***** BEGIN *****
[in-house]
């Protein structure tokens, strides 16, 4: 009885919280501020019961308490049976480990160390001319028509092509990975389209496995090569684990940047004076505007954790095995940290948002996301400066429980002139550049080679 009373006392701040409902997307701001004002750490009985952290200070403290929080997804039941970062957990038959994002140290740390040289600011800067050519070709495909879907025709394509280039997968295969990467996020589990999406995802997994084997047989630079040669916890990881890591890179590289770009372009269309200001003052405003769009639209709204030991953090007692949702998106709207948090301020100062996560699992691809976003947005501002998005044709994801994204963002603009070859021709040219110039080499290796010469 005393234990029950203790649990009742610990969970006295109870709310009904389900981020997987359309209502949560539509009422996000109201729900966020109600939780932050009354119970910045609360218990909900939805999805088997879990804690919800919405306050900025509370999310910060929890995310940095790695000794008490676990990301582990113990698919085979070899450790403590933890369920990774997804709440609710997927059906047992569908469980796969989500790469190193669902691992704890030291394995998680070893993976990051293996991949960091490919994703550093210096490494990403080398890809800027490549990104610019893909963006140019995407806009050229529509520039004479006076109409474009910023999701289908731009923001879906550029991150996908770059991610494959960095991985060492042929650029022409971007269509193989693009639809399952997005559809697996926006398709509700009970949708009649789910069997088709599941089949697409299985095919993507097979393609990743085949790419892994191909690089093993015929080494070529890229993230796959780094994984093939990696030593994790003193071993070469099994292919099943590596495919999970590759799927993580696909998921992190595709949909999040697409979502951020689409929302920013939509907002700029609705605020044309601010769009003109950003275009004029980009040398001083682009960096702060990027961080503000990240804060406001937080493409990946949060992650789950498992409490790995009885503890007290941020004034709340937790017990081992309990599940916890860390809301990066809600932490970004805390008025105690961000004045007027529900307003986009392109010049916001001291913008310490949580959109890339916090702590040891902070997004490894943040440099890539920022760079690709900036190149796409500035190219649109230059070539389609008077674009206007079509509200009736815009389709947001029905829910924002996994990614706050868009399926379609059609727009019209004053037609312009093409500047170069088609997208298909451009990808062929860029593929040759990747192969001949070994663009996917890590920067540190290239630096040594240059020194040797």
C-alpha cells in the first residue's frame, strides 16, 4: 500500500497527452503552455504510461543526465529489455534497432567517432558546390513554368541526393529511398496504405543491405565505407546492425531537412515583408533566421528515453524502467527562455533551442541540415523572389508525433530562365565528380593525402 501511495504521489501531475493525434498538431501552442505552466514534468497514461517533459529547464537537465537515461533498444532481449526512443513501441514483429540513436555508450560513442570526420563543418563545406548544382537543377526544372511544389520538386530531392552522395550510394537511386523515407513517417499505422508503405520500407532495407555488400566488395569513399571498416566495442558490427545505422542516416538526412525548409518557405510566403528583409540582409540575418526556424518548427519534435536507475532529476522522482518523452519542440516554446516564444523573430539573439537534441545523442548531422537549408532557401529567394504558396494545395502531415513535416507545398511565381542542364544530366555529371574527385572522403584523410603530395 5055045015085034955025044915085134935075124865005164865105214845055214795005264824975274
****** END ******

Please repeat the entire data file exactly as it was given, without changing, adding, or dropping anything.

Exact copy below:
[in-house]
């Protein structure tokens, strides 16, 4: 009885919280501020019961308490049976480990160390001319028509092509990975389209496995090569684990940047004076505007954790095995940290948002996301400066429980002139550049080679 009373006392701040409902997307701001004002750490009985952290200070403290929080997804039941970062957990038959994002140290740390040289600011800067050519070709495909879907025709394509280039997968295969990467996020589990999406995802997994084997047989630079040669916890990881890591890179590289770009372009269309200001003052405003769009639209709204030991953090007692949702998106709207948090301020100062996560699992691809976003947005501002998005044709994801994204963002603009070859021709040219110039080499290796010469 005393234990029950203790649990009742610990969970006295109870709310009904389900981020997987359309209502949560539509009422996000109201729900966020109600939780932050009354119970910045609360218990909900939805999805088997879990804690919800919405306050900025509370999310910060929890995310940095790695000794008490676990990301582990113990698919085979070899450790403590933890369920990774997804709440609710997927059906047992569908469980796969989500790469190193669902691992704890030291394995998680070893993976990051293996991949960091490919994703550093210096490494990403080398890809800027490549990104610019893909963006140019995407806009050229529509520039004479006076109409474009910023999701289908731009923001879906550029991150996908770059991610494959960095991985060492042929650029022409971007269509193989693009639809399952997005559809697996926006398709509700009970949708009649789910069997088709599941089949697409299985095919993507097979393609990743085949790419892994191909690089093993015929080494070529890229993230796959780094994984093939990696030593994790003193071993070469099994292919099943590596495919999970590759799927993580696909998921992190595709949909999040697409979502951020689409929302920013939509907002700029609705605020044309601010769009003109950003275009004029980009040398001083682009960096702060990027961080503000990240804060406001937080493409990946949060992650789950498992409490790995009885503890007290941020004034709340937790017990081992309990599940916890860390809301990066809600932490970004805390008025105690961000004045007027529900307003986009392109010049916001001291913008310490949580959109890339916090702590040891902070997004490894943040440099890539920022760079690709900036190149796409500035190219649109230059070539389609008077674009206007079509509200009736815009389709947001029905829910924002996994990614706050868009399926379609059609727009019209004053037609312009093409500047170069088609997208298909451009990808062929860029593929040759990747192969001949070994663009996917890590920067540190290239630096040594240059020194040797």
C-alpha cells in the first residue's frame, strides 16, 4: 500500500497527452503552455504510461543526465529489455534497432567517432558546390513554368541526393529511398496504405543491405565505407546492425531537412515583408533566421528515453524502467527562455533551442541540415523572389508525433530562365565528380593525402 501511495504521489501531475493525434498538431501552442505552466514534468497514461517533459529547464537537465537515461533498444532481449526512443513501441514483429540513436555508450560513442570526420563543418563545406548544382537543377526544372511544389520538386530531392552522395550510394537511386523515407513517417499505422508503405520500407532495407555488400566488395569513399571498416566495442558490427545505422542516416538526412525548409518557405510566403528583409540582409540575418526556424518548427519534435536507475532529476522522482518523452519542440516554446516564444523573430539573439537534441545523442548531422537549408532557401529567394504558396494545395502531415513535416507545398511565381542542364544530366555529371574527385572522403584523410603530395 5055045015085034955025044915085134935075124865005164865105214845055214795005264824975274